Sudiksha:

Oh my gosh, the youngest would be like my daughter who's now eight. So from the time she was born, and I think the resistance in her started coming after she, when she started going to preschool.

Sudiksha:

One day I remember her coming to school, coming from preschool, crying saying she was afraid to go to kindergarten because her teacher had told her that once you get to kindergarten, you're supposed to be perfect. You have to learn how to draw inside the lines, color inside the lines.

Liz Lima:

Yeah. So now I can see where it, probably half of the anxiety comes from, from these little children. Wow. You know maybe we should have that on like resumes and applications. If you can call her in the lines and see if that really makes you have a better chance of getting whatever you want. That's awful. Oh my God. See, that's awful.

Sudiksha:

And thank God for Dr Seuss. Because sometimes so it's so hard because if a teacher tells you that it's hard to accept what your mother tells because she says, of course you love them, you're going to say this and thank God I have Dr Seuss books and now so many others.

Liz Lima:

Exactly. And that's it. But you know, now you bring up another point where, you know these, I don't want to say figurehead, but these personas, doctors, right? Teachers, professors, they even as adults we will put so much credibility in what say, without any thought of questioning Eddie and, and I, and I'm with you. I agree with you. Well, like you said with Dr Seuss and now other books. And I do see it now changing. I'm guilty. I was guilty as well, where I just, like I told you before, I just, everything that they said, I just, okay, well the person said it saying that. So that's gotta be true. And, and even with doctors and I, you know, I see like with my elderly parents, they may not even question what the doctor says because he's the doctor and I'm like, Nah, come on now. This is, we need to start questioning things, right. We used to, we do this with our friends and our colleagues, but we won't do it with someone that we consider to be. So I guess you say not professional, but much more knowledgeable maybe.

Liz Lima:

I'm sorry. Well, I'm not sorry that your daughter is your daughter because she has you

Sudiksha:

Yeah. But I feel for, and so there's, there's that, I tutored a four year old because of the Facebook post that was posted saying the mother said, oh, my daughter wrote in her diary that she is terrible at math. And so I usually don't tutor, but I said, I want to meet your child. And the first day she came in, she was good, but she was, as soon as she came into that she said, oh, you have a daughter, she must be really great at math. You know, she's already comparing. So she not being good at math. She was. But because others in the class are better probably. And that day when she went home, she told her mom that mom, my tutor said that I'm not bad math. And she did those problems. She was a totally different person.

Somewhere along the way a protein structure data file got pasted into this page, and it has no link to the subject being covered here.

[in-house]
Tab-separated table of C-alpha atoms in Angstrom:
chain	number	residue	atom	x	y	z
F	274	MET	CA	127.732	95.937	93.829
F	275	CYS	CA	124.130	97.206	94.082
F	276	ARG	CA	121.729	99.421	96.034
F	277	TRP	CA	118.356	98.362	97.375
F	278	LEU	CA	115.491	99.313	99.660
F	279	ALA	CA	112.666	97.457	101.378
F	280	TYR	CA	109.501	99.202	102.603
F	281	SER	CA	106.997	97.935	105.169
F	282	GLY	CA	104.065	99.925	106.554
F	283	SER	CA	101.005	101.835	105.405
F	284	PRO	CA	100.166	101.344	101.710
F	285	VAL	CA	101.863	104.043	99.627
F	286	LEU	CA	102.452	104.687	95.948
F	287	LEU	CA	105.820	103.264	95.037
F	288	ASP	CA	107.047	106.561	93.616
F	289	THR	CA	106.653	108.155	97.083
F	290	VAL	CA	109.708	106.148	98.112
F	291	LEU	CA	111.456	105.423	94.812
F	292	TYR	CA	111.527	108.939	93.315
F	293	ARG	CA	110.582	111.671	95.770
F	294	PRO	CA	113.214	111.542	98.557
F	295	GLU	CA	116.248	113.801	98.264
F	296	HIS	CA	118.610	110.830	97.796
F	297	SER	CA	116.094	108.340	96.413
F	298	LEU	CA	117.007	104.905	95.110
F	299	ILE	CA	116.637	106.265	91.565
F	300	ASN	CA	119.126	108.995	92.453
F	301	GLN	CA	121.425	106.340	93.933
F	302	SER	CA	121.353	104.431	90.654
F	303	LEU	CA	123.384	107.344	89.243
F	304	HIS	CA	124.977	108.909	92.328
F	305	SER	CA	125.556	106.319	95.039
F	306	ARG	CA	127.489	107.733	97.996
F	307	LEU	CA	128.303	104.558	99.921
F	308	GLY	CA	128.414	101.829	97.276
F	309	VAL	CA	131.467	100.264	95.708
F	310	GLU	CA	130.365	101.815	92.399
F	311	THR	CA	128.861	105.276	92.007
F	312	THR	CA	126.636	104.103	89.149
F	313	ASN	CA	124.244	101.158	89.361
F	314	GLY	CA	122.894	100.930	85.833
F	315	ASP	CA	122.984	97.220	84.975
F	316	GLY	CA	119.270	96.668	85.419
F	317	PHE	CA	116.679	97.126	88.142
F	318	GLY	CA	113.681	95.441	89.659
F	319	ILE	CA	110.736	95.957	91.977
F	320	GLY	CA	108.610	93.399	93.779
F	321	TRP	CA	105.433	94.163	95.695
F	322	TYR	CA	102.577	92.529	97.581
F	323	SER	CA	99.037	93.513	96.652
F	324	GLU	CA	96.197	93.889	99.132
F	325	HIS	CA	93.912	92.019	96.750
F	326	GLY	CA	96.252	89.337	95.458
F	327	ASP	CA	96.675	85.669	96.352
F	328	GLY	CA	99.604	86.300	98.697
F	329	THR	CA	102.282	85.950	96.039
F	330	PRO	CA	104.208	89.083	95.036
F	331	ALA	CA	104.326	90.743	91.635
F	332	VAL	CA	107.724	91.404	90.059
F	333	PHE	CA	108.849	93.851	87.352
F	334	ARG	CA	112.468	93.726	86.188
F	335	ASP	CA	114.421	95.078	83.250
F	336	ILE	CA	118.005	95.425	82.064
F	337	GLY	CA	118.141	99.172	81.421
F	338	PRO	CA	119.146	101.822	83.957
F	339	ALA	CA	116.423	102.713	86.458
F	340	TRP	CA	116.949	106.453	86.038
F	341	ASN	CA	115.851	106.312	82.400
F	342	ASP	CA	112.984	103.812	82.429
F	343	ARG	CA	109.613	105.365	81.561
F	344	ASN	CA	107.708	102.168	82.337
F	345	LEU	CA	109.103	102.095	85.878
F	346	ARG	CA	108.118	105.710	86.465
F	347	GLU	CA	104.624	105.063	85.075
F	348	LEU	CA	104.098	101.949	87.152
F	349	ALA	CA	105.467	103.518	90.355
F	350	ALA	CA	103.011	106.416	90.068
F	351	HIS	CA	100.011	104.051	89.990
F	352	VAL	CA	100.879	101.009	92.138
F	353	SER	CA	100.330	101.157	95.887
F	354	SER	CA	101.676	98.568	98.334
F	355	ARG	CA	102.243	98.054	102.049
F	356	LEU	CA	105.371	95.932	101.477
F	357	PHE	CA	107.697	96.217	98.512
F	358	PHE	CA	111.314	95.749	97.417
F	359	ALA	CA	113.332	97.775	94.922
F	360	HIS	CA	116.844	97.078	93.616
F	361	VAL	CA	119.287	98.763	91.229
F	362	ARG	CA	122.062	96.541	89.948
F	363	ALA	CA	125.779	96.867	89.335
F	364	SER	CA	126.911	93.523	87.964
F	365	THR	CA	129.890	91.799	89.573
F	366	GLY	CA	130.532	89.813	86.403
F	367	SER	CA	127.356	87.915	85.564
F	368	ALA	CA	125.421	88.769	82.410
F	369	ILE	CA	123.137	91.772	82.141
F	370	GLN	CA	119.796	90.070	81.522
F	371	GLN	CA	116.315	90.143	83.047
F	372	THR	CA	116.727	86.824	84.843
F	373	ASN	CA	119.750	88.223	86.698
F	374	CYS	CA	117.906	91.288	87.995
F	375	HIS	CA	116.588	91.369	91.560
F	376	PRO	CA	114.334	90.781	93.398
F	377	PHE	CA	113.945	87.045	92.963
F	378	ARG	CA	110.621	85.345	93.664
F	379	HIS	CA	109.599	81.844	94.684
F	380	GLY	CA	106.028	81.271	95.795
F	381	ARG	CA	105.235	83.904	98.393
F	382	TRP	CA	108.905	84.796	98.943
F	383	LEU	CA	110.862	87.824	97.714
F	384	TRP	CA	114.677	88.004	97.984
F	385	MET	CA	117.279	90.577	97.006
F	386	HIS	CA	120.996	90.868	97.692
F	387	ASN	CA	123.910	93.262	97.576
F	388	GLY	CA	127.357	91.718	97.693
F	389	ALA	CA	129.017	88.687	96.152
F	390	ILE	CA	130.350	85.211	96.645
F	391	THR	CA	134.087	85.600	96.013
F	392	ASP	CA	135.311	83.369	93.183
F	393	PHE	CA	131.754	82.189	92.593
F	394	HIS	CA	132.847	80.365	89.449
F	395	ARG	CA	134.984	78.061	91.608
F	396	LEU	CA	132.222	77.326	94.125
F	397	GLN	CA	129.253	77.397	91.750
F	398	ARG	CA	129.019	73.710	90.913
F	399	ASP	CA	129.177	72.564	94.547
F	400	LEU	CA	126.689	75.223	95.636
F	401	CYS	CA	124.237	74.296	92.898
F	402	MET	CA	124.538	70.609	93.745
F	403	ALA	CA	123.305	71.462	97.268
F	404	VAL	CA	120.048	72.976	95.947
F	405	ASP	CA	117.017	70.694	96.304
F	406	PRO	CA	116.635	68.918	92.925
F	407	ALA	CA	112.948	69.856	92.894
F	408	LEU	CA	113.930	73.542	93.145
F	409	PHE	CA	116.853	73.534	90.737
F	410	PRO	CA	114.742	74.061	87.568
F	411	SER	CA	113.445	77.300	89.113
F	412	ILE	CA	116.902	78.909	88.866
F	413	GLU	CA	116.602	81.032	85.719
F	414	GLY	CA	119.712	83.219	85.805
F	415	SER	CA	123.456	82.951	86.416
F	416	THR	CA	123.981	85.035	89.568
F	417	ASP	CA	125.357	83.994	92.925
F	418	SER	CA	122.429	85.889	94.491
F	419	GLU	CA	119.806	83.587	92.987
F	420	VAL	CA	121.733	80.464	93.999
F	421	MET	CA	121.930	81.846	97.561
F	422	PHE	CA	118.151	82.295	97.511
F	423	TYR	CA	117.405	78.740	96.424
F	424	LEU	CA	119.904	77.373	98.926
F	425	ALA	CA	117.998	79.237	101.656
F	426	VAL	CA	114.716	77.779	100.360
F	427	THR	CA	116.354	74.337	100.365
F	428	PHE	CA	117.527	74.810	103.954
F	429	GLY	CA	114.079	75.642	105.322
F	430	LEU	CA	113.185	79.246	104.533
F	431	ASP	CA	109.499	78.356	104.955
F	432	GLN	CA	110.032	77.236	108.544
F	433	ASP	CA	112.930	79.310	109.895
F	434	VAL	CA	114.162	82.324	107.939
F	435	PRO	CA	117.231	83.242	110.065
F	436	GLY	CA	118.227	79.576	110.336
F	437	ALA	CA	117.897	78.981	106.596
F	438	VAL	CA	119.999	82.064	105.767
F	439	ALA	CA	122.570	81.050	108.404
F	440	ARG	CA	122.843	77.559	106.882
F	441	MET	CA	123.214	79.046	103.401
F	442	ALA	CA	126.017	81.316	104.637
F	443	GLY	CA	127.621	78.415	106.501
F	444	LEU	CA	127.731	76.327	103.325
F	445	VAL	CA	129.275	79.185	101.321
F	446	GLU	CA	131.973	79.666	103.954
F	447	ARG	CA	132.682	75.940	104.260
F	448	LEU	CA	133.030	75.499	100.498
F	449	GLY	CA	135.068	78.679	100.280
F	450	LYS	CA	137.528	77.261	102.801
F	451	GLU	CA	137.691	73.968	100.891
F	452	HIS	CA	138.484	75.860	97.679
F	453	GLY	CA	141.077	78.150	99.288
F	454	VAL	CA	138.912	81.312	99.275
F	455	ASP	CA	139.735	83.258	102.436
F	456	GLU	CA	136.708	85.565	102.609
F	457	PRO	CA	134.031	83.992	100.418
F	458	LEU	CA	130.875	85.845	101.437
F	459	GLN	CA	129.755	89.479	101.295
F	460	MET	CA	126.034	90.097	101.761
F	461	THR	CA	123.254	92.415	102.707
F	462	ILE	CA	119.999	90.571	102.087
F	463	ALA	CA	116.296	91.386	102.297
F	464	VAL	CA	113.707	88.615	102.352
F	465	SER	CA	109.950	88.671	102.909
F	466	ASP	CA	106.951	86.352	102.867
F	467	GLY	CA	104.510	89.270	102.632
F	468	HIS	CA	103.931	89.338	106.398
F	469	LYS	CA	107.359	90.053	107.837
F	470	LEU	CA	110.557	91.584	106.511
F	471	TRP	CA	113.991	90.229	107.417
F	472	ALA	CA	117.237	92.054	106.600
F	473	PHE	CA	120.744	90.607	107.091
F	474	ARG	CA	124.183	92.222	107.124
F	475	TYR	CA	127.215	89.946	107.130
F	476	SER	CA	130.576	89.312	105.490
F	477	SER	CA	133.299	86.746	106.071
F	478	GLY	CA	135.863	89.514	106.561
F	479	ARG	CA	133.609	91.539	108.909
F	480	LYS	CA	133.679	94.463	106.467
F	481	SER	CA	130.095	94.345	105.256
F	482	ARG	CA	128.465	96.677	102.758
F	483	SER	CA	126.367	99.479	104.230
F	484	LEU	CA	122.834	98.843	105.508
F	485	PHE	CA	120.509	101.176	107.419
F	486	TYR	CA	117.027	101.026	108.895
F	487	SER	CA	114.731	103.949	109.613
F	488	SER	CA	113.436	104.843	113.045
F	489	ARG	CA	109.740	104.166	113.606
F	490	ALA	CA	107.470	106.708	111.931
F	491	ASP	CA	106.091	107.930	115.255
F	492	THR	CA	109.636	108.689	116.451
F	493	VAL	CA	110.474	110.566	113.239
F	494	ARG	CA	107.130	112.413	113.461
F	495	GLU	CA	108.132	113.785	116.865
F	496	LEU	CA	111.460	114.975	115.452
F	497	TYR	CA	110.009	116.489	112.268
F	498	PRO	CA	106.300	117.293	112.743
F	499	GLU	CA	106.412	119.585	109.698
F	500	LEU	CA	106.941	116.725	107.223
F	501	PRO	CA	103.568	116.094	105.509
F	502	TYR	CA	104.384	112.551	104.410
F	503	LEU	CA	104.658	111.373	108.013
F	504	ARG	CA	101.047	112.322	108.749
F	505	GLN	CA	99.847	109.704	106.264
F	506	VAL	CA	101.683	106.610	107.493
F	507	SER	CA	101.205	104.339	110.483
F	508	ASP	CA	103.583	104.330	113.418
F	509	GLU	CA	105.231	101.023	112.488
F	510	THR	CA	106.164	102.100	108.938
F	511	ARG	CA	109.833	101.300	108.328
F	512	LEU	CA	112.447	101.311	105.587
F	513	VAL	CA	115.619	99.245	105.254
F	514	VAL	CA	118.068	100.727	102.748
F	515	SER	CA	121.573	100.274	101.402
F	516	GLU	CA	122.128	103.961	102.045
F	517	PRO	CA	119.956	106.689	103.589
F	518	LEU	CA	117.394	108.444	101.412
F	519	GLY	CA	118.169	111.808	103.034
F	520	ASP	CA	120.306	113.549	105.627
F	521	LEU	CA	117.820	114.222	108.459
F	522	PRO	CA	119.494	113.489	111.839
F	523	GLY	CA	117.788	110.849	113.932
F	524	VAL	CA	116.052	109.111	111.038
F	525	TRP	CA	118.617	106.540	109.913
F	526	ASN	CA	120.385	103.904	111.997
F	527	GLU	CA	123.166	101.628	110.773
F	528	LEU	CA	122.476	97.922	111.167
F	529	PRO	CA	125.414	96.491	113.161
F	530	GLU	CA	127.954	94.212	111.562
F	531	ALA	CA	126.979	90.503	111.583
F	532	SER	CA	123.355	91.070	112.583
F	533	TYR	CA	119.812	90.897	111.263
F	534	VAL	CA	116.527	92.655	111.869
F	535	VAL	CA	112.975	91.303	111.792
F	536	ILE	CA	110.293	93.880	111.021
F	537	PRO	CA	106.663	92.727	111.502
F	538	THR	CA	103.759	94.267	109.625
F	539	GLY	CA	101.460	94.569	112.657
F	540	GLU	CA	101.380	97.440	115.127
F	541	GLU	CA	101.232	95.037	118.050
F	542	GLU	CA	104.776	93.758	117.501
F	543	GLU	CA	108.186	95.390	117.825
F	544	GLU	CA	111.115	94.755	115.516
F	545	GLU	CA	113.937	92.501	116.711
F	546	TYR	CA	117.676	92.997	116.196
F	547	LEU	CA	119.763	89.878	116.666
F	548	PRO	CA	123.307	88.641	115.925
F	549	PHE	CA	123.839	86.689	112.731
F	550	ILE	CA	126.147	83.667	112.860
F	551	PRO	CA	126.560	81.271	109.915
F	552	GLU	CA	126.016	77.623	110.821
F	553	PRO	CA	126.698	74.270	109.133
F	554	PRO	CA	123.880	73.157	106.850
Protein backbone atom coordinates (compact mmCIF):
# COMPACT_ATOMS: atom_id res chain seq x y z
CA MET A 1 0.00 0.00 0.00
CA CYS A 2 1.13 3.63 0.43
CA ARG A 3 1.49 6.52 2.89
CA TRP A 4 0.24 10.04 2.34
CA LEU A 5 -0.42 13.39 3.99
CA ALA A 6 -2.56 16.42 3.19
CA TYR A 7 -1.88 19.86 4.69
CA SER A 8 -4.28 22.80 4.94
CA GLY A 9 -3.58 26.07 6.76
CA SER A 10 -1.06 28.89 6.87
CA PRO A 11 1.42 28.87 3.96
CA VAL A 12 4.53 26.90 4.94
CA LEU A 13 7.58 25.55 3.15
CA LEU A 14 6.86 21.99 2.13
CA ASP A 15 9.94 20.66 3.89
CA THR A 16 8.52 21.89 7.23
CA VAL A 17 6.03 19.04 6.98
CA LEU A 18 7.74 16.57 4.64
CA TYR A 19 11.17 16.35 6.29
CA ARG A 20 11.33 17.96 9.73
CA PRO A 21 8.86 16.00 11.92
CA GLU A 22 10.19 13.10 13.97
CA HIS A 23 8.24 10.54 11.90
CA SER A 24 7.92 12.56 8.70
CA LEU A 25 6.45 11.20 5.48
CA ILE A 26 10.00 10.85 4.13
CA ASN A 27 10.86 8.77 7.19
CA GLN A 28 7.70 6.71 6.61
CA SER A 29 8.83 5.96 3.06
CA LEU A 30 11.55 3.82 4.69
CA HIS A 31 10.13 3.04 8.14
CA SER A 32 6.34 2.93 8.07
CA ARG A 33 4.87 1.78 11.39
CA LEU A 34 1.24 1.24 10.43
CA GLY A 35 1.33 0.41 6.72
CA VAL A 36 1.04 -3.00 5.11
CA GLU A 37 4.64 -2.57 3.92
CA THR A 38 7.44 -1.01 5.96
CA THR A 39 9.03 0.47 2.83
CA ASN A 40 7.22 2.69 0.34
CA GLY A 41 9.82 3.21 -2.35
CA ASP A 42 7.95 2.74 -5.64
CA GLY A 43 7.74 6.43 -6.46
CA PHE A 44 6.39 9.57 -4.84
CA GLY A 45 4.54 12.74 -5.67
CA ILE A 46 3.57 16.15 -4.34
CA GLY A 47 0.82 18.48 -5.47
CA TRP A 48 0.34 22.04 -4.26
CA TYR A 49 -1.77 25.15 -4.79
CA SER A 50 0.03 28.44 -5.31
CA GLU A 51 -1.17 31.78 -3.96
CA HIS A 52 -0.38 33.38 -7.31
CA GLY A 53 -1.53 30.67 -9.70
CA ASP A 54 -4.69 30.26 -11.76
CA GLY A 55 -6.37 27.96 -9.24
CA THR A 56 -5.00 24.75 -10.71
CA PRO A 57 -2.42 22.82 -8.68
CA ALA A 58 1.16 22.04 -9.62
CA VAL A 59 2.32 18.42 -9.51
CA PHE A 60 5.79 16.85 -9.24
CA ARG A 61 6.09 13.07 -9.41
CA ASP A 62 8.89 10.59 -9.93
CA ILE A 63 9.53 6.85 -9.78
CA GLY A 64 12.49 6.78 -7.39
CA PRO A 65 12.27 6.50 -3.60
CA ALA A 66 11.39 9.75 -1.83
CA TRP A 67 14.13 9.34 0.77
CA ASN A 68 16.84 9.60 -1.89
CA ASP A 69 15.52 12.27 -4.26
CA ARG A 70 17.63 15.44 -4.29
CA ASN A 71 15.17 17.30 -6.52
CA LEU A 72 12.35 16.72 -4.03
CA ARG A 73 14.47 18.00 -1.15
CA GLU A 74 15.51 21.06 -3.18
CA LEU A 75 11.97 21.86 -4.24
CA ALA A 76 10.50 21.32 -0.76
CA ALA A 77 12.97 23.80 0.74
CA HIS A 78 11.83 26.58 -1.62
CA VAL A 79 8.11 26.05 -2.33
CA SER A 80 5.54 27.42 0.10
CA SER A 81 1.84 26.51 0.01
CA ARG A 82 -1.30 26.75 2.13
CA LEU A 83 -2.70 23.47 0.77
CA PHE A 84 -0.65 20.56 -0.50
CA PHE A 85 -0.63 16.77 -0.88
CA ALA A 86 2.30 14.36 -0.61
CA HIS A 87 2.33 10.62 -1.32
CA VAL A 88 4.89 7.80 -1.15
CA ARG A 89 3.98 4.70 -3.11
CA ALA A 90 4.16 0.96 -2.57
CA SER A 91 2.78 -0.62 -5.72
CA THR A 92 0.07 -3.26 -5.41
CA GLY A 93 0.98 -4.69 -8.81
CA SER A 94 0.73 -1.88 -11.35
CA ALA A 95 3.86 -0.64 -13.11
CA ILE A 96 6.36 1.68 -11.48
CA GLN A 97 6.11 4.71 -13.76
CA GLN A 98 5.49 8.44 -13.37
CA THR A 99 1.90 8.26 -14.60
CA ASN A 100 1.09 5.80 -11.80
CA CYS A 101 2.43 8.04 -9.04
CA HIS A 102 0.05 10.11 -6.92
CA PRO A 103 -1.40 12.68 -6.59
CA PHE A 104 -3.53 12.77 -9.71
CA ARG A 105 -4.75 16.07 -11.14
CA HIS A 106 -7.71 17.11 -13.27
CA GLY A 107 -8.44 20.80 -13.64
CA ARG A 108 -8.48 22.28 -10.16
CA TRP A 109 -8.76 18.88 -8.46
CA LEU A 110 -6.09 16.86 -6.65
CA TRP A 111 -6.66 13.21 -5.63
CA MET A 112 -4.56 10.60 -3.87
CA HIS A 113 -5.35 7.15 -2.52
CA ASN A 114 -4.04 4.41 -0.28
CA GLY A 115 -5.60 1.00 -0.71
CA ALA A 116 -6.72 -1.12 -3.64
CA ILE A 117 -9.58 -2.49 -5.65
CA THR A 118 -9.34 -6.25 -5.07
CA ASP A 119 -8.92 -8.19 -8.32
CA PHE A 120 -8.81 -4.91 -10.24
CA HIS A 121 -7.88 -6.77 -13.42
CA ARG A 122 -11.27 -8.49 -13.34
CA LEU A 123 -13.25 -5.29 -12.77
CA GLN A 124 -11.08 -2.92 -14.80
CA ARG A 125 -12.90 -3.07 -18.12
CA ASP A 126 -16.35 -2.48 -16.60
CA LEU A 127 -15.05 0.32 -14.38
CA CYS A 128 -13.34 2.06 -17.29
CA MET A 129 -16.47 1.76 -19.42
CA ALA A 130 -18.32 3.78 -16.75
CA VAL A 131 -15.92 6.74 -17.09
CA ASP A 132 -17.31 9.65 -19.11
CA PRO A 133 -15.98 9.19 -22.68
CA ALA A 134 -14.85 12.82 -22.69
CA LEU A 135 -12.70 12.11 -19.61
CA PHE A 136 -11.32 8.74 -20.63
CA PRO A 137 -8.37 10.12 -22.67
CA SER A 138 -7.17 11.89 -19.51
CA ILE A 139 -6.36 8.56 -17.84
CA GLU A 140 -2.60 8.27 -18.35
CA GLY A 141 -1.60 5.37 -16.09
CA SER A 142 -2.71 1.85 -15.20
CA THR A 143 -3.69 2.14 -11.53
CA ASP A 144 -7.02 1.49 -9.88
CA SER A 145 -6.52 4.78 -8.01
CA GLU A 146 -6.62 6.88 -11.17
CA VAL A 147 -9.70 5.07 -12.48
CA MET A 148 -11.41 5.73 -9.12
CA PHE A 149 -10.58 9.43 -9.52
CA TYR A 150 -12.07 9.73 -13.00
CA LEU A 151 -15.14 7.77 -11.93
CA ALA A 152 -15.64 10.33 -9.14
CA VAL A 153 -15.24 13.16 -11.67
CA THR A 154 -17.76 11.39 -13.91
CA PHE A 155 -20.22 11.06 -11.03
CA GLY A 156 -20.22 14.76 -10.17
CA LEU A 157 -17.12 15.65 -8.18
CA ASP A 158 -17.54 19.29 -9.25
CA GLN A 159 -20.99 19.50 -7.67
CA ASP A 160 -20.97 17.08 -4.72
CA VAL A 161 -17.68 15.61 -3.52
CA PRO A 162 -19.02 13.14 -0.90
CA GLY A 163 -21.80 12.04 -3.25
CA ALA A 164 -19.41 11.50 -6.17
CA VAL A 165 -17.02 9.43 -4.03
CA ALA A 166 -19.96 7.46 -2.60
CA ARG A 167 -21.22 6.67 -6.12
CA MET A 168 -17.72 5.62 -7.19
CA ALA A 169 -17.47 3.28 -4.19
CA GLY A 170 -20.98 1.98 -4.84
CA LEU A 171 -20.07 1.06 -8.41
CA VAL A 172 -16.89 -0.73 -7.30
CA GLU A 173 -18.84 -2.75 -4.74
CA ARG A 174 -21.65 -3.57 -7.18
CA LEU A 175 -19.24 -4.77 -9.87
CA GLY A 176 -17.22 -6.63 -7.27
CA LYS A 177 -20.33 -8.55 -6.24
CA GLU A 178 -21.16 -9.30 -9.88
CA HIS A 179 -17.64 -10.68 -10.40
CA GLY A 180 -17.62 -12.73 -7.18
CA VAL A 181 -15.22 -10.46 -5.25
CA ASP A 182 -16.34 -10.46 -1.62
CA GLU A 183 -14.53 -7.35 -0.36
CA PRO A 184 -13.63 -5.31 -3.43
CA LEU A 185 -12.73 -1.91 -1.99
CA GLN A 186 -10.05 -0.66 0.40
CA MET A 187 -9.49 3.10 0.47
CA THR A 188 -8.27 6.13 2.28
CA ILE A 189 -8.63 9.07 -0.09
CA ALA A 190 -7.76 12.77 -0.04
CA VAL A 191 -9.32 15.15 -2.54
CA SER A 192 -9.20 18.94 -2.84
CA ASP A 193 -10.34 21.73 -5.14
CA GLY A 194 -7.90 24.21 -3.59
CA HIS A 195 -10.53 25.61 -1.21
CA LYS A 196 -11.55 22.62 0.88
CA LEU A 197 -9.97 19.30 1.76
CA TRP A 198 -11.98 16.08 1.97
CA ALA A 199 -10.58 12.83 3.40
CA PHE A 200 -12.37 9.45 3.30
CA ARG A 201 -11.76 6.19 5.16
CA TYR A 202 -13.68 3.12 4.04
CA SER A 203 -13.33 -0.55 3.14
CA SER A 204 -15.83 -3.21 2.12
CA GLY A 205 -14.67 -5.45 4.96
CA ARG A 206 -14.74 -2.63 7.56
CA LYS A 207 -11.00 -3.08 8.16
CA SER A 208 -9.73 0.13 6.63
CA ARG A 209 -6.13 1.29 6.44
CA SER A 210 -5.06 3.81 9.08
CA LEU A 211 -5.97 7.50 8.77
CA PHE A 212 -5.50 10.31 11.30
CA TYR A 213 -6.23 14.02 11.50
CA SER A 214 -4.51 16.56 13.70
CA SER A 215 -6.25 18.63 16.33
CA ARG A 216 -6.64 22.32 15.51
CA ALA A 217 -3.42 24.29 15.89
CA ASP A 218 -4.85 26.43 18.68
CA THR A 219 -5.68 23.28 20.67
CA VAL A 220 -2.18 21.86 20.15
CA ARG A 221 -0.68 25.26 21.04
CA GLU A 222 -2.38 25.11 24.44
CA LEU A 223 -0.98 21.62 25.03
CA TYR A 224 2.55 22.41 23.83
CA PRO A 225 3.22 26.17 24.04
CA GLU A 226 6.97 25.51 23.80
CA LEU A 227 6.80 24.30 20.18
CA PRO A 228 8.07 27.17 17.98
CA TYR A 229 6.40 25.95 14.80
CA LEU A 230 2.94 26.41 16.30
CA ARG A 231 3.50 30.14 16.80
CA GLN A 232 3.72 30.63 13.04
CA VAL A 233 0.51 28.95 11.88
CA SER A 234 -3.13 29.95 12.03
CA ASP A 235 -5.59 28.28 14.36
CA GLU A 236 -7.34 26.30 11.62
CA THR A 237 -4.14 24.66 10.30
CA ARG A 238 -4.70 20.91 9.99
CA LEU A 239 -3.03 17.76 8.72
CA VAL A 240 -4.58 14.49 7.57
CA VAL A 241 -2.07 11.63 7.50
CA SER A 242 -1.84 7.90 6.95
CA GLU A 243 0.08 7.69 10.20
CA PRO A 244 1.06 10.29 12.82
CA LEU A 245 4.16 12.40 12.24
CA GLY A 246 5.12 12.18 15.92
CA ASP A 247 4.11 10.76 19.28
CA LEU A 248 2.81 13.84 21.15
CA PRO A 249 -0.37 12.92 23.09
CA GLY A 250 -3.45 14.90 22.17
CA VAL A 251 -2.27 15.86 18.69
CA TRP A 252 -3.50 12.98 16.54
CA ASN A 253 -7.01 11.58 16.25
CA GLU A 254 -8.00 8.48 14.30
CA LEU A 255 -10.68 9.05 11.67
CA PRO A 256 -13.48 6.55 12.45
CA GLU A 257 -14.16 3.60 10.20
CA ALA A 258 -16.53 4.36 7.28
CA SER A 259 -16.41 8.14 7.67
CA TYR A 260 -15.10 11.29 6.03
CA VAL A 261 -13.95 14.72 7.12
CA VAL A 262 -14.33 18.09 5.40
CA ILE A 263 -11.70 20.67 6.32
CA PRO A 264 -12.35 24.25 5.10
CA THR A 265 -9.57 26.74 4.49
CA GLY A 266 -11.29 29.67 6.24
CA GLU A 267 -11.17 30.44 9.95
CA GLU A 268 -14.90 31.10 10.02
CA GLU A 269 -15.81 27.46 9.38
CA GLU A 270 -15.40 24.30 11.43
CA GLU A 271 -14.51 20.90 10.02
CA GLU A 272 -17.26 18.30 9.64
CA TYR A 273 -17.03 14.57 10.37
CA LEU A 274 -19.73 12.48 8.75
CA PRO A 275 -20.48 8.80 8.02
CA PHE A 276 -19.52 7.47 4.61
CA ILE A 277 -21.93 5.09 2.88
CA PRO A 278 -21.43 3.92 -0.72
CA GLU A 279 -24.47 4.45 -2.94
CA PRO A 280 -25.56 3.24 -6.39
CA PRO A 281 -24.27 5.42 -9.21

Liz Lima:

Yes. And I love that because you were able to help at such a young age because it will be easier to change than opposed to like I know you and I, we've gone through this because we are where we are now, but we before Phd student, right, have no idea following what they say do this and that same thing here and how harder is it for an adult to be able to stop that nonsense of saying I'm not good at x, but when someone says yes you are, it's going to take a lot more times if somebody telling you yes you are than one person changing that, that complete dialogue in your head.

Sudiksha:

Oh my gosh. It took me like, I've often been this on this road for like five years now, but at first all I wanted to do was I have all this gift and experience. I want to help people see all I wanted wanting to do is give. But then what I really had to learn was how to receive and then when I started receiving help, asking out, asking people and really asking those tough questions. Yeah, I wouldn't be here if I wasn't. I didn't go through that pain and just, oh, from all, like where am I? Am I actually good enough? You know, all my degrees. Does it mean anything to having this resentment for my parents, for not showing me the way for the teachers, for should not showing me the way and that this realization that they helped the way they could.

Sudiksha:

And so if I want to lead a different way, then I have to stop the blame game and start to receive. So that's when the shift happened. I joined toastmasters because I wanted to talk to people like you. I am an introvert, but a lot of people say, Oh, you don't look very introverted right now because I'm still an introvert. It's just I have honed my skills. I have those, the confidence, and it's gotten by a lot of people believing in me and asking for help from me and also being willing to helped me.

Liz Lima:

Exactly. So you changed your story and you got those skills and see, so, but, and you said it was, it was a journey, right? So can you explain like when did you have, when did you start saying, okay, no, I really want to work because it was working on yourself, right? What can you explain when that, like the Aha moment of like, okay, I want to do this. This is what I gotta do. Okay.

Sudiksha:

So I think start with something way back when, before I, I'm originally from Nepal and I came here in assistant-ship and to get, get at that assistant-ship, which paid my tuition and a small stipend. Right. To get that, I had to give my GRE and to get that GRE because we had a roadblock. Then I walked for 10 hours get to the airport so I could get to the test center.

Sudiksha: